It also helps to try and put yourself in the client’s shoes, according to John Grabow, who worked in IT for Bemis Corporation. “Try to understand the pressure they’re under when applications don’t work properly,” Grabow says.

5. Patience is key

“The best tech support people are good listeners with lots of patience,” Grabow explains. Successful help desk techs must have the tolerance to deal with even the simplest issues on a frequent basis. “Learn to hold your tongue when the same user repeatedly forgets their password, because it happens,” he adds.

You’ll need to pair that patience with great communication skills in order to simplify complicated subject matter so clients can comprehend. “It’s good to be able to explain problems and solutions to users in non-IT terminology,” Grabow says.

6. It can help you gain career clarity

Johnson believes the best help desk tech is an ambitious person whose goal is to move beyond help desk work. In this position, you’ll be introduced to various facets of the field, helping you determine where you’d like to forge your career path. Whether you decide to narrow your focus and pursue a specialist track, or widen the scope and become a jack-of-all-trades, your experience working the help desk can help you plan your future in the field.

7. You’ll need to stay up to speed with the latest technology

The technology landscape is ever-evolving, with new techniques and technologies being introduced all the time. Petersen stresses the importance of staying on top of the latest trends and news.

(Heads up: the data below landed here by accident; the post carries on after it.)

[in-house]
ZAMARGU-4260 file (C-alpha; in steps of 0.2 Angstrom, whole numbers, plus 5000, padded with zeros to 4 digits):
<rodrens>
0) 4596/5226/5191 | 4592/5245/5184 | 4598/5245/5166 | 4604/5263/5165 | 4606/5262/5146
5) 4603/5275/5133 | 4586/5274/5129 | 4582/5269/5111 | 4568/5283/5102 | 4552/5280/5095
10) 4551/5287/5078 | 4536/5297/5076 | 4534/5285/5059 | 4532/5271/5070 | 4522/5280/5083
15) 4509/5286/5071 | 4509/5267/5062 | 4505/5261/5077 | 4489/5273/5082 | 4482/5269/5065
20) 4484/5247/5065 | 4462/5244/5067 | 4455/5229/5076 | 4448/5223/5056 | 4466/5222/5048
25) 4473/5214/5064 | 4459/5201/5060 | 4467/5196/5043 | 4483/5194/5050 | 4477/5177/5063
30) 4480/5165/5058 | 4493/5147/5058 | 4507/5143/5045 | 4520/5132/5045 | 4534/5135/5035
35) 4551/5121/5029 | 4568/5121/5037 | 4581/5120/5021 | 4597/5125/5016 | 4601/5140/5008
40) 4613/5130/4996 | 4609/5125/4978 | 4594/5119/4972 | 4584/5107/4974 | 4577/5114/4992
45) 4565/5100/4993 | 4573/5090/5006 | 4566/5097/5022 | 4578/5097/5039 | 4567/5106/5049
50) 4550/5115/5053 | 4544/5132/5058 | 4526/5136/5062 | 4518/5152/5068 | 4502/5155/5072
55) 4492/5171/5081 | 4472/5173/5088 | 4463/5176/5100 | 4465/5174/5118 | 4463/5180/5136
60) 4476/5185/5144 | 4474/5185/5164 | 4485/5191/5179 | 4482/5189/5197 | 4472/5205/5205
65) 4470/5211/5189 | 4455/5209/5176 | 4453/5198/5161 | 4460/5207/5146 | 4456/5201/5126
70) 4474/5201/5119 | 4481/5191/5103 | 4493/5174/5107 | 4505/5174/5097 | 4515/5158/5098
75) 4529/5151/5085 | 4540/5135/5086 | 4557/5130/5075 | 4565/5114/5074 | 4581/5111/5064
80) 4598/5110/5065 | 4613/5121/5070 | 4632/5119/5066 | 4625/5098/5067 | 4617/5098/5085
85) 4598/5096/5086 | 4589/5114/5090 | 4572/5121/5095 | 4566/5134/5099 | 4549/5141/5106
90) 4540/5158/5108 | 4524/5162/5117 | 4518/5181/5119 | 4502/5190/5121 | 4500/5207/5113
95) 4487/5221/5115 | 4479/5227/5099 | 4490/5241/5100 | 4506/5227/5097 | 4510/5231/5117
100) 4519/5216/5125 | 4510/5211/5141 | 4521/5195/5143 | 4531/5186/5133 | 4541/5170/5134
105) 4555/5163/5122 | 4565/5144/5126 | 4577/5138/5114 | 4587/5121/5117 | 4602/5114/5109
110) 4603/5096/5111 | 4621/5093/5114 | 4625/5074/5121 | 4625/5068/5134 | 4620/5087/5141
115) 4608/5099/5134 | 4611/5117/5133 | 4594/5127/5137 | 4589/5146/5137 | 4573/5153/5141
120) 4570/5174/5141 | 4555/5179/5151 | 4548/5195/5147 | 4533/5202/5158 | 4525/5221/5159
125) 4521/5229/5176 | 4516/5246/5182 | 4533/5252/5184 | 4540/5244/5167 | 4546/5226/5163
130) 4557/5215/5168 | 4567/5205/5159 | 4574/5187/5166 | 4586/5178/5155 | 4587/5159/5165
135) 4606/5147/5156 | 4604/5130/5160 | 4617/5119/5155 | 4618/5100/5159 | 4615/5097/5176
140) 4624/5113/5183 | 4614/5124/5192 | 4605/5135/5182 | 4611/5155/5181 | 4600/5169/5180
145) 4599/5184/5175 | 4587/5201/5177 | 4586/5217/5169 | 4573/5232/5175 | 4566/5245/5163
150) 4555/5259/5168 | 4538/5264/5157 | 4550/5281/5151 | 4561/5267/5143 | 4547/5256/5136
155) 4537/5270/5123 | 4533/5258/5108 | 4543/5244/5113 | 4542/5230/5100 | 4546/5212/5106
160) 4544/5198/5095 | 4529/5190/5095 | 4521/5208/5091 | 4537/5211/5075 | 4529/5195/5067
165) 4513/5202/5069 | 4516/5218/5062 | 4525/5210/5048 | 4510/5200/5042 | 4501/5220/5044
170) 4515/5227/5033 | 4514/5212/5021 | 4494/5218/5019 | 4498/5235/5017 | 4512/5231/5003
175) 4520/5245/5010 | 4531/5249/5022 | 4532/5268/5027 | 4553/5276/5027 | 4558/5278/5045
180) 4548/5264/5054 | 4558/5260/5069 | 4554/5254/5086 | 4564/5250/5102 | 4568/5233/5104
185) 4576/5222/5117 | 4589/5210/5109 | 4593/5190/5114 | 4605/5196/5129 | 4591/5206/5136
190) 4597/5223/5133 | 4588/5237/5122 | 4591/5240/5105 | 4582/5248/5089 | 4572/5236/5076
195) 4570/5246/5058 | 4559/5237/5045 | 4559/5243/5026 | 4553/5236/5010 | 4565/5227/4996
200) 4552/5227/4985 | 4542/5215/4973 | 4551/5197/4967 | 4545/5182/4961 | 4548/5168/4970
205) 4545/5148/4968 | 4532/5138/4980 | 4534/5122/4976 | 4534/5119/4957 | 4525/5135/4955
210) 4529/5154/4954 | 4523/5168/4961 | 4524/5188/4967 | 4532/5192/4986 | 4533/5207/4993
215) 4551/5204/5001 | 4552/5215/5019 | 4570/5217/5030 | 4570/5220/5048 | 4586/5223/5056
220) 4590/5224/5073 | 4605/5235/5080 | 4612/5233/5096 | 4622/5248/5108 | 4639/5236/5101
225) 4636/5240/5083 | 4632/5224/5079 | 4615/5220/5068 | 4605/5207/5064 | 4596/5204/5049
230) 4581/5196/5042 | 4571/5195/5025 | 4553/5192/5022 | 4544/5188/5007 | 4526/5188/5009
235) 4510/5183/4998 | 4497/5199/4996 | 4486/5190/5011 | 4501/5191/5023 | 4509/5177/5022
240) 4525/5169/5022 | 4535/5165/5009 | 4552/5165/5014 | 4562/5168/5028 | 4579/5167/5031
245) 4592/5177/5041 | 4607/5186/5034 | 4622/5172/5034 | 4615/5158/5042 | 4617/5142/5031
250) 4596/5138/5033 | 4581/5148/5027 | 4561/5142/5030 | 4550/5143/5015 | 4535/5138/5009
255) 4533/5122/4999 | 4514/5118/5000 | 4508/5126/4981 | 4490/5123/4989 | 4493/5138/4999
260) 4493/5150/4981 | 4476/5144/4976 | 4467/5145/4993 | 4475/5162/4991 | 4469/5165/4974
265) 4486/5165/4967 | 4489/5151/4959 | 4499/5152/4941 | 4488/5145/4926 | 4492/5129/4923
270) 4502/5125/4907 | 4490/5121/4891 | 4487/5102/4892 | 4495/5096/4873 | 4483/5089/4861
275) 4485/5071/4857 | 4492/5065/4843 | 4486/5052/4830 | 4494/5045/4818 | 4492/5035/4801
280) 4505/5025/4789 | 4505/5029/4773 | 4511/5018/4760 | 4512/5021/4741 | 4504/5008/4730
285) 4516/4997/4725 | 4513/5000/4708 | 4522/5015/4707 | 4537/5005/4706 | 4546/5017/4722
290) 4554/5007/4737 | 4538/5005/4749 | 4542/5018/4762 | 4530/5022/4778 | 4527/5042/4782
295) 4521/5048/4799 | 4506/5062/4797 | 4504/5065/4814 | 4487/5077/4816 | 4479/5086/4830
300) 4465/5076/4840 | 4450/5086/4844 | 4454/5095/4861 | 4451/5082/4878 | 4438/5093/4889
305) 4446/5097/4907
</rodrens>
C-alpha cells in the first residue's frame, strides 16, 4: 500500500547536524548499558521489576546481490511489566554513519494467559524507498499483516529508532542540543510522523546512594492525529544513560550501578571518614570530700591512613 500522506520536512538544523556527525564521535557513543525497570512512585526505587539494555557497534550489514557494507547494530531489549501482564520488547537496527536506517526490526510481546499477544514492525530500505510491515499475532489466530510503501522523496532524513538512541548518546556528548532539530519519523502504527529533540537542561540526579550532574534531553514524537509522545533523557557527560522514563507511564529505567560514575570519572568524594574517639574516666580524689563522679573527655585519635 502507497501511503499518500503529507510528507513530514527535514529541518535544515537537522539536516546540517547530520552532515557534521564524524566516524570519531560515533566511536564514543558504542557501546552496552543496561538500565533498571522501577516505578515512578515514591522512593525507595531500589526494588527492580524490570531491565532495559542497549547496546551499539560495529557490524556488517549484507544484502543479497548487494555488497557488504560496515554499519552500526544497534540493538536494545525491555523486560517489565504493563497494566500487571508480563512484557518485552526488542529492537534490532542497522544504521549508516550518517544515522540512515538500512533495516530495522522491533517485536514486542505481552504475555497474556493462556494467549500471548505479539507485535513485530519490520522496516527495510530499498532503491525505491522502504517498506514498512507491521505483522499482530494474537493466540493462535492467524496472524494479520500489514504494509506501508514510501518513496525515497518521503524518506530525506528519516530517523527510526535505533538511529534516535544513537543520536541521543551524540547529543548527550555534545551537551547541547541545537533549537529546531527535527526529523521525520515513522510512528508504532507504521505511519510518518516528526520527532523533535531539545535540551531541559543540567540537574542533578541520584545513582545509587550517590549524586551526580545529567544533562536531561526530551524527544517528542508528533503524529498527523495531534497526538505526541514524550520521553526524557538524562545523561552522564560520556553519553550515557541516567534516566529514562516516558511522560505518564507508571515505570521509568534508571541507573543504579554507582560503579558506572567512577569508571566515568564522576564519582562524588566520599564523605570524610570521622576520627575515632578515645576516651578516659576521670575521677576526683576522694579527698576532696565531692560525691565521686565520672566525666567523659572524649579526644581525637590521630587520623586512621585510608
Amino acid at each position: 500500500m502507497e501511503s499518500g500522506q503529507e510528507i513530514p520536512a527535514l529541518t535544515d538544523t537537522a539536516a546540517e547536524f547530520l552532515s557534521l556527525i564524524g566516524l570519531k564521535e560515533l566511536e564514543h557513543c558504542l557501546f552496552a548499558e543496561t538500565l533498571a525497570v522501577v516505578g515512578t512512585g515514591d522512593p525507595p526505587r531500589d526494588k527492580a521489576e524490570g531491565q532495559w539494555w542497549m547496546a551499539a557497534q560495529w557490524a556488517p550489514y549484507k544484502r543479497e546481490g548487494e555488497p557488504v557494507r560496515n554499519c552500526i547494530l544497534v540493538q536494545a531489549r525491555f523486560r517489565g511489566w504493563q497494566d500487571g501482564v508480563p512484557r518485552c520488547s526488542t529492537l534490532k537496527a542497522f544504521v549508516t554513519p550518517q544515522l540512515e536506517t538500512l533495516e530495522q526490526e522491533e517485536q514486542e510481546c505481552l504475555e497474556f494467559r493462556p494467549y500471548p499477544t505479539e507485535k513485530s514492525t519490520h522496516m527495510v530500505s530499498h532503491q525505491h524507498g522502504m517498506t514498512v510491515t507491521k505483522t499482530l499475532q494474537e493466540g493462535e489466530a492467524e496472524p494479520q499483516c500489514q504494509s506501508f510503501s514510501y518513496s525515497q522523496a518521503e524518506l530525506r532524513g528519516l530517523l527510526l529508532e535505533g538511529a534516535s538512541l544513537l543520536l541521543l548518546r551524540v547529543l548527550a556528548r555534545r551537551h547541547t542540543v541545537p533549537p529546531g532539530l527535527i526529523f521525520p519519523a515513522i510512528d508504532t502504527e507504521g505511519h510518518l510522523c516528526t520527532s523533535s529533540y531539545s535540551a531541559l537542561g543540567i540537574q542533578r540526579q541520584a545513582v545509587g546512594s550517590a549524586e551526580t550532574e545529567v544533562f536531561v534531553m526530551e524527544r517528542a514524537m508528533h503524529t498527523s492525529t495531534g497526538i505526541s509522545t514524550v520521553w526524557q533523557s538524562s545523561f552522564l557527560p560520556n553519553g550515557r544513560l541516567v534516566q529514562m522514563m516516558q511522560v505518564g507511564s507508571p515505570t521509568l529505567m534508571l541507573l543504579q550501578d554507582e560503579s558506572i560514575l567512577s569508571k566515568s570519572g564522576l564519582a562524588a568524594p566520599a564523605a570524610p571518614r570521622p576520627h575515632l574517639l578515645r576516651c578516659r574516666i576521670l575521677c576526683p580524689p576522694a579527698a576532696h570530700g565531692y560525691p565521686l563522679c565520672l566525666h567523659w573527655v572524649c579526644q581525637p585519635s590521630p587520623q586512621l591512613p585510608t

“Read the blogs every morning and tinker with your own stuff every night. Don’t skip a day,” Petersen recommends. “If you don’t love doing that, stay out of tech and find another job.”

Johnson suggests that another way to continue developing professionally is to build a network of people who specialize in various areas so you can learn from one another. “Vendor and training events are some of the best learning environments and can help build lasting connections for the future,” he adds.

8. It feels good to help people

While working the IT help desk certainly isn’t a walk in the park, our experts agree the position definitely has its perks. Petersen compares the role to being Superman, coming to the rescue when people are in need.

Johnson says he loves the feeling of accomplishment when he completes a project, especially when it is done on time. “Getting known as the ‘go-to guy’ is a good thing,” Grabow adds. “Having an end user thank you for your work is rewarding.”

Do you have what it takes?

Thanks to our panel of IT pros, you’ve now had a behind-the-scenes look at what it’s really like working the IT help desk. It’s clear this job isn’t for the faint of heart, but along with the challenges come some exciting rewards.

Learn how this position could kick-start your tech career in our article, Help Desk Technician: The Perfect First Step on Your IT Career Path.


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Gordon Hanson

Gordon is a freelance writer for Collegis Education who writes student-focused articles on behalf of Rasmussen College. He enjoys using the storytelling power of words to help others discover new paths in the journeys of life.